Today, the land purchased for the police horse facility off McAngus Road near the Circuit of the Americas remains vacant. City officials say the project won’t be complete until 2019.

In another case, Austin voters approved $5.8 million in 2012 to buy land for a police facility in northwest Austin. Six years have passed and the city still hasn’t bought the land.

Austin’s Real Estate Services Department said it has identified over 100 potential listings and APD has reviewed over 50. As the city has mulled its options over the last eight years, the median Austin home price has increased over 72 percent, according to data from the Austin Board of Realtors.

The 2012 bond package also included almost $2 million to renovate the city’s Nash Hernandez Building to remake it into a joint park patrol and ranger facility on the eastern shores of Lady Bird Lake.

Just over a million dollars in approved bonds remain unused for that project and the building remains boarded up.

In each case, the city says it has run into problems: it’s a tough real estate market; design drawings and permits are taking longer than expected; there isn’t enough bond money to finish construction, among others.

Casar said the city’s explanations for the stalled projects are legitimate, but the city shouldn’t use the same excuses over and over.

The people living near the unrealized project have still lost time with a “great community amenity,” he added. For the people along East St. Johns, that “amenity” may have reduced crime in a part of town that “has historically been a high crime area,” said APD Assistant Chief Ely Reyes.

He said APD has a substation in north Austin designed to house one sector but is currently holding three. The police force has a strong presence in the area, yet crime has been trending upward in the “region as a whole.”

“Anytime where you can put a police station in a community that it serves, it’s gonna have a direct impact on the crime,” Reyes said.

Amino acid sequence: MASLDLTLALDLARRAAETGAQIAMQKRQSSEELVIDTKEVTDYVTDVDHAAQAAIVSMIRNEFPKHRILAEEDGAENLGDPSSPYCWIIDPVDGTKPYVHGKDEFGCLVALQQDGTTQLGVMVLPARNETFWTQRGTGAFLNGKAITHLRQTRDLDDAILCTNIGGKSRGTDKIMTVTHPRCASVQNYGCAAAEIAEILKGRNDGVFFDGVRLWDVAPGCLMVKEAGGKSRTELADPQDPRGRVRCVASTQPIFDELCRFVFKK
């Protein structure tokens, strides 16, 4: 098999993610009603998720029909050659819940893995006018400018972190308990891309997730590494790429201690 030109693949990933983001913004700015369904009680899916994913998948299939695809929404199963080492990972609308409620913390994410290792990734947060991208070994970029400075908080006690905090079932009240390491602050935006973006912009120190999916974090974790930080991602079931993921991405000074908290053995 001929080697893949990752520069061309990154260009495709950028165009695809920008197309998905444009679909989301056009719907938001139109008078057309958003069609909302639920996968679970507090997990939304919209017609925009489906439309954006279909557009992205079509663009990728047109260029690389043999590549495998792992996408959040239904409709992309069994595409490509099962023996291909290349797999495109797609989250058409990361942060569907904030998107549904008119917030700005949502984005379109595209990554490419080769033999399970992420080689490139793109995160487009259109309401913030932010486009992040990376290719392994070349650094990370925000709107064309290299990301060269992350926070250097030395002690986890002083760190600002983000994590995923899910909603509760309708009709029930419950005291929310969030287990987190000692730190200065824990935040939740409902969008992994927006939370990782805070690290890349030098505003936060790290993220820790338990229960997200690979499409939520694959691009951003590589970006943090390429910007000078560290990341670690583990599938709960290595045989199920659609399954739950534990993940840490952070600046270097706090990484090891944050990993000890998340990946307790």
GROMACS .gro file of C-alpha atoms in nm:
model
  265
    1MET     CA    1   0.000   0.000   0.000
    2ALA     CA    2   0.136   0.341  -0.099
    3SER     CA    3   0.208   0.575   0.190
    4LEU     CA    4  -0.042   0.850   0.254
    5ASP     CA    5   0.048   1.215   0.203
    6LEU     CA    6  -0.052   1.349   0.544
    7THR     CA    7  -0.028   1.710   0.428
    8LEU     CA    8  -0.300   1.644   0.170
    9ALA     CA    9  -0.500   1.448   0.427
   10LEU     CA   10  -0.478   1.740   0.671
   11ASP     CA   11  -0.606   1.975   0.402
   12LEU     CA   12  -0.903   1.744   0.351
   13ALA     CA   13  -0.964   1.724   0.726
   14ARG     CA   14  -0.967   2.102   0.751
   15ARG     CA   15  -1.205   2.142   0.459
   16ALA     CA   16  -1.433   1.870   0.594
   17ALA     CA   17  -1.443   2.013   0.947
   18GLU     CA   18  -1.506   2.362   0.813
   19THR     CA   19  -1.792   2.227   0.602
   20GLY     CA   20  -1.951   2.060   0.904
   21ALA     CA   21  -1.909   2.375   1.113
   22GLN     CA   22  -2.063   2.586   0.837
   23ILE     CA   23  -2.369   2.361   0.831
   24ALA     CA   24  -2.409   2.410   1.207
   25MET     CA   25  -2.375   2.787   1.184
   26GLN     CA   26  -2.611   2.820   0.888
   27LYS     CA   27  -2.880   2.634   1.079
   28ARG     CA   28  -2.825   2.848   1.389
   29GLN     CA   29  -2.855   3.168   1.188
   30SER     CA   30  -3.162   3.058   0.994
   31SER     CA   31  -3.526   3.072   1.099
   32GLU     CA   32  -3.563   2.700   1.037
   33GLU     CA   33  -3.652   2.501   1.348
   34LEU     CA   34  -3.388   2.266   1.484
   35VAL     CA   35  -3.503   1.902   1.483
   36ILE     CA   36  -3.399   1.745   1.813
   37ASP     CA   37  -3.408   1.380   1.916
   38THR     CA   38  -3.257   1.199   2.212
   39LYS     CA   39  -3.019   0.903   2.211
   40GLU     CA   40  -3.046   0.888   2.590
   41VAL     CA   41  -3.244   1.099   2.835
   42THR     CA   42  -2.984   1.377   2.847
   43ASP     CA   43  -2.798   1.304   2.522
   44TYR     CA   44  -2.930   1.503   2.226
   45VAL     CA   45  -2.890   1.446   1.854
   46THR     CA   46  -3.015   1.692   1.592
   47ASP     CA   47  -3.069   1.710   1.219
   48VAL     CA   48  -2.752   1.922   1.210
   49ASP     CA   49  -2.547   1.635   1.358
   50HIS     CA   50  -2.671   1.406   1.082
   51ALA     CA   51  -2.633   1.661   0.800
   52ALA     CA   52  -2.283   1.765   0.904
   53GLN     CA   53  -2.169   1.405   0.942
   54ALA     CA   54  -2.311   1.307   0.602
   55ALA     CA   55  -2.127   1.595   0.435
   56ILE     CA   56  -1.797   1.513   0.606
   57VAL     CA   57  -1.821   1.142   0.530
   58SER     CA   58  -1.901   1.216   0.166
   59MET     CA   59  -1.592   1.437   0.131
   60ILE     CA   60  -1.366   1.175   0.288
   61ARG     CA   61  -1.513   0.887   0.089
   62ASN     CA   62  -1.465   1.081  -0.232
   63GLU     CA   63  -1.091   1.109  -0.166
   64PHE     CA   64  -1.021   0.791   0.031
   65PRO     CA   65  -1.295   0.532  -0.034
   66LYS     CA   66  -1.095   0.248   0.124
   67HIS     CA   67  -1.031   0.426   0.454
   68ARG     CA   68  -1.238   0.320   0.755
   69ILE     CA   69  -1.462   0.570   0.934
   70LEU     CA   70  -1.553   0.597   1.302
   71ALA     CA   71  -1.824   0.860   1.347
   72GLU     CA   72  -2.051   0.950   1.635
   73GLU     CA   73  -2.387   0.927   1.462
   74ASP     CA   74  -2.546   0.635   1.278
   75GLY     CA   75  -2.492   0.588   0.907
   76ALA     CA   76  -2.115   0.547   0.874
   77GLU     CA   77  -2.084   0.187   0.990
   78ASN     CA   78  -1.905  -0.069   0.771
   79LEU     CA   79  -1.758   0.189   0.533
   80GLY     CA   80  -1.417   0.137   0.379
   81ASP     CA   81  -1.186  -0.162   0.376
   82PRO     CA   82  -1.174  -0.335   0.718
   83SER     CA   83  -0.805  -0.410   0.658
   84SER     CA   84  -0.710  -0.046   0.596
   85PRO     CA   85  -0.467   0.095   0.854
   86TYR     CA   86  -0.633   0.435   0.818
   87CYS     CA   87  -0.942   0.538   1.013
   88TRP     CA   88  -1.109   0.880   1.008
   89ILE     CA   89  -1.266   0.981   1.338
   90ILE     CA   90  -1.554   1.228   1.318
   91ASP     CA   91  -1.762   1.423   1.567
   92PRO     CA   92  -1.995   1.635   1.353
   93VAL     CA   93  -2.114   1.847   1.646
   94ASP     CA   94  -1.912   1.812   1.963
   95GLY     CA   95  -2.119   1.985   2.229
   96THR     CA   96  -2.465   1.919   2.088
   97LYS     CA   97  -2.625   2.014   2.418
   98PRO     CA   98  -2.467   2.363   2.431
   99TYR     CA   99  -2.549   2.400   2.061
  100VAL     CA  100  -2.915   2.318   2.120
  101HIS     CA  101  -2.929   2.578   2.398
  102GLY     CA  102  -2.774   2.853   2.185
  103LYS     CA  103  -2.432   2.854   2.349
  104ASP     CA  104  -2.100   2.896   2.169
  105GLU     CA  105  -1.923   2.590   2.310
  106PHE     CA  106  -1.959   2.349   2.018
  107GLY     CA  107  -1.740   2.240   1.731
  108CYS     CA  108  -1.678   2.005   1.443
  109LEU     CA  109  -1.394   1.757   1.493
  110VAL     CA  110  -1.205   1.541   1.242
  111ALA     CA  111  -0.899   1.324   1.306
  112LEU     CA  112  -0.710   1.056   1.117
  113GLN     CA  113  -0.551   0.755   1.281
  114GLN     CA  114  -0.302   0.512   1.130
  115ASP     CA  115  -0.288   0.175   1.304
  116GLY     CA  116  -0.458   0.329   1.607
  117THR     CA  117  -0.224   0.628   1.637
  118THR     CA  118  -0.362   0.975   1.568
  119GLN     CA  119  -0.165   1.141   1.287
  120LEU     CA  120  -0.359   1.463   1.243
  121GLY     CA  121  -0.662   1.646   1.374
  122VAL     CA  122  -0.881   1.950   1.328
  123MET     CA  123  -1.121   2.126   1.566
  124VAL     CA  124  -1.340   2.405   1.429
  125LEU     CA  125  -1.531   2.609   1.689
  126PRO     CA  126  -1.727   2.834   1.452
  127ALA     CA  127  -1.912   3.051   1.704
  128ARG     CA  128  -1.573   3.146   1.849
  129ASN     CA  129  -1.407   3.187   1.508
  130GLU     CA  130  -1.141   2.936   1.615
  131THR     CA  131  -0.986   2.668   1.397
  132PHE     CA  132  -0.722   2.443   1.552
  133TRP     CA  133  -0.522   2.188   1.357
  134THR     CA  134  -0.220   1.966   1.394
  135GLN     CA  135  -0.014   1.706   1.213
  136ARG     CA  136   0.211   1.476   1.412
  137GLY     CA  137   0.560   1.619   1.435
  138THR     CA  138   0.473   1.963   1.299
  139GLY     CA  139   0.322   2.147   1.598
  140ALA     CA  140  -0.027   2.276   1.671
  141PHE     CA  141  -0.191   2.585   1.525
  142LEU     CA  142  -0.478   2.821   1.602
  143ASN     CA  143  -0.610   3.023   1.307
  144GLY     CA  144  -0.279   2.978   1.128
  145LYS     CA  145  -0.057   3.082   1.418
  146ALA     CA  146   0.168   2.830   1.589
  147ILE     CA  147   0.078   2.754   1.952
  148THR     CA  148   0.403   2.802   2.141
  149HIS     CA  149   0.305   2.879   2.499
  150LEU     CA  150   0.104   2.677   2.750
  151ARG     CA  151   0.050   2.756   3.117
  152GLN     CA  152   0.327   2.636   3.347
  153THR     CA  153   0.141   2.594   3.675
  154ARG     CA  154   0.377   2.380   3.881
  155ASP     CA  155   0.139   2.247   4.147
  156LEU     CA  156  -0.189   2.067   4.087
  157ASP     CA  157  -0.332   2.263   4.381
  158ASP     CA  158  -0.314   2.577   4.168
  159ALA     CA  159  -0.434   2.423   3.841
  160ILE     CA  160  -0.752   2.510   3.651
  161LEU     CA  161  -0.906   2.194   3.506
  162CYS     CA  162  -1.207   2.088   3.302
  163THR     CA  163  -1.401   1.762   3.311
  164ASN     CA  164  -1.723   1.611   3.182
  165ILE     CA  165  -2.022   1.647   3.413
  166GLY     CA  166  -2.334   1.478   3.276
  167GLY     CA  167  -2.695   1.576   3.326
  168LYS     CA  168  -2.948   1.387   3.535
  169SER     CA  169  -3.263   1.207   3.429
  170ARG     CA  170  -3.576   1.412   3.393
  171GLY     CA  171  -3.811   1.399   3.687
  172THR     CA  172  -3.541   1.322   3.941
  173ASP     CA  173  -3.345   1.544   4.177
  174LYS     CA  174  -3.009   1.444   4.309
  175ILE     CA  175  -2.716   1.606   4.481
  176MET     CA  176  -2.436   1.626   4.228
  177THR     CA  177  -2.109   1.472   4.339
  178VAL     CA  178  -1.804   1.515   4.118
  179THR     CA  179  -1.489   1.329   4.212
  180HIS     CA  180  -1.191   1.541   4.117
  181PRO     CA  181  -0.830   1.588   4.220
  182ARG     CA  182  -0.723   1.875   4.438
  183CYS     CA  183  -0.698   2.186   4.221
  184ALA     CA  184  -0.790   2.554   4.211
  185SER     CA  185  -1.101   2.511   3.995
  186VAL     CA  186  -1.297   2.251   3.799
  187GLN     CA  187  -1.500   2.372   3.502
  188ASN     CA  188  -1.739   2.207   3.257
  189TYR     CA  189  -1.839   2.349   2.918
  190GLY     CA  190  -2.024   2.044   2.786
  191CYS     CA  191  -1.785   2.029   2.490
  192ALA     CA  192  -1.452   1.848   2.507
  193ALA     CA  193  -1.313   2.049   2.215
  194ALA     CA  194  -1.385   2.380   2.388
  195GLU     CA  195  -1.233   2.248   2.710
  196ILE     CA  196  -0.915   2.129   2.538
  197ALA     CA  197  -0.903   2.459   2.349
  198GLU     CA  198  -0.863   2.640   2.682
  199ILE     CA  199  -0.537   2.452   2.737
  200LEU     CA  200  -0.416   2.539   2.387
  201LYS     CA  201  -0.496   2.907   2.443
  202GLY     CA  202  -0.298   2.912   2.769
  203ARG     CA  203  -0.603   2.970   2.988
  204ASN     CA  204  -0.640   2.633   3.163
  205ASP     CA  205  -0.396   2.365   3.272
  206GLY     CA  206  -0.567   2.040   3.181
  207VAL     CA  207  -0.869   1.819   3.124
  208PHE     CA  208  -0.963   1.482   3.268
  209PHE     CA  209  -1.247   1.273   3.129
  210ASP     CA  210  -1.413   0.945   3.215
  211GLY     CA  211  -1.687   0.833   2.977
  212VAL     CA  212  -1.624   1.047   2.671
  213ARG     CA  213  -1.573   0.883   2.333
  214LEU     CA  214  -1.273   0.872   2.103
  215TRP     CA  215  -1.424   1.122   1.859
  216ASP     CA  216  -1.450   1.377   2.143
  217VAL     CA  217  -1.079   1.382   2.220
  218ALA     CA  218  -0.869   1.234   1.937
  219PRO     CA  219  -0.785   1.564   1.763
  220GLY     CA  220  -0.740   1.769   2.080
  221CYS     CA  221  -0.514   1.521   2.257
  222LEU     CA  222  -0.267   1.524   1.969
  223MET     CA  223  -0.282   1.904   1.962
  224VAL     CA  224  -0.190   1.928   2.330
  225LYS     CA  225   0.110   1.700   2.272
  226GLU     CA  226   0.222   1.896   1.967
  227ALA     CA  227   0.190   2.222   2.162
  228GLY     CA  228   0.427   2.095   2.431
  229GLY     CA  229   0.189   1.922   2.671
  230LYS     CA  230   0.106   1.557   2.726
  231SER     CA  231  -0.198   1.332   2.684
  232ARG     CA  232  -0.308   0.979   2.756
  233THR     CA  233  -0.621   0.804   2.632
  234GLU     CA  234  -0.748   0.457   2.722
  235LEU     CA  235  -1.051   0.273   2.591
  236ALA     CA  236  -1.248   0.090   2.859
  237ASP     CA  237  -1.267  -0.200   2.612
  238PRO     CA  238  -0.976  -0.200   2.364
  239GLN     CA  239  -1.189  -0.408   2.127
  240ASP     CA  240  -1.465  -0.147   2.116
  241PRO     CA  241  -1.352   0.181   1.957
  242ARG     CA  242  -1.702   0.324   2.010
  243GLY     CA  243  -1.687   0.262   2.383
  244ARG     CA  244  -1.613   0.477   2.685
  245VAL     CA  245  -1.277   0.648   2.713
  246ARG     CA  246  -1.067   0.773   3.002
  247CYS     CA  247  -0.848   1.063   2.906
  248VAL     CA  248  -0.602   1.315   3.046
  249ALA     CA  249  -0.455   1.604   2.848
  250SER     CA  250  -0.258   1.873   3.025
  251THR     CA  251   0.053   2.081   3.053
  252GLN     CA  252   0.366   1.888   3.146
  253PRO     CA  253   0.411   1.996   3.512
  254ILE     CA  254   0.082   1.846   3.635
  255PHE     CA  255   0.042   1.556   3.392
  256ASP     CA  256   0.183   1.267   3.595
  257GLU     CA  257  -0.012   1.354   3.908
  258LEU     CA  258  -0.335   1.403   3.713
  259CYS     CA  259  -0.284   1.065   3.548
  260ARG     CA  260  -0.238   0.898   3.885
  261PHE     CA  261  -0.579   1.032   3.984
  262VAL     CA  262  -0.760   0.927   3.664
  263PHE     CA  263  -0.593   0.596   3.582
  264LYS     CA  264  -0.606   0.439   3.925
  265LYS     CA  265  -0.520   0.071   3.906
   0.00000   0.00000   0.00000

‘A cautionary tale’

Rebecca Webber chairs the city’s Public Safety Commission and said she was not aware of the public safety projects that failed to materialize until KXAN contacted her about them.

“This is a cautionary tale about how things can fall through the cracks with city government,” Webber said in an early April interview. “There needs to be some more oversight in how we implement bonds.”

The commission is an advisory board that offers policy and budget recommendations to City Council. Webber said the public should be given more information on the status of projects and there should be a better process for citizens to communicate changing needs in a community.

She also said the commission should demand updates from city staff on project planning, timelines and citizen input. “I think that would be really appropriate, especially as we’re all kind of gearing up for yet another bond,” she said.

In some cases, Webber said, the community’s needs have evolved in the years before a project gets off the ground. After a decade, that change of heart appears to have happened in St. Johns.

At a recent community meeting between neighborhood residents and a Casar office liaison, locals said they would prefer a gathering place or a community center that could help give kids a healthy place to congregate, among other suggestions.

And many residents and local business operators would have liked the city to act on its original plan.

Steve Felgate manages ABC Supply, a roofing and exterior supply shop across the street from the former Home Depot property.

His company has installed over $20,000 of surveillance equipment due to criminal activity. The store has been burglarized several times and he’s had issues with people loitering near the storefront.

The police substation would have improved safety at the store, Felgate said. “I always wonder what they’re going to end up doing with it. When people vote on bond projects, and they’re passed, they expect something to happen with the money that is voted on.”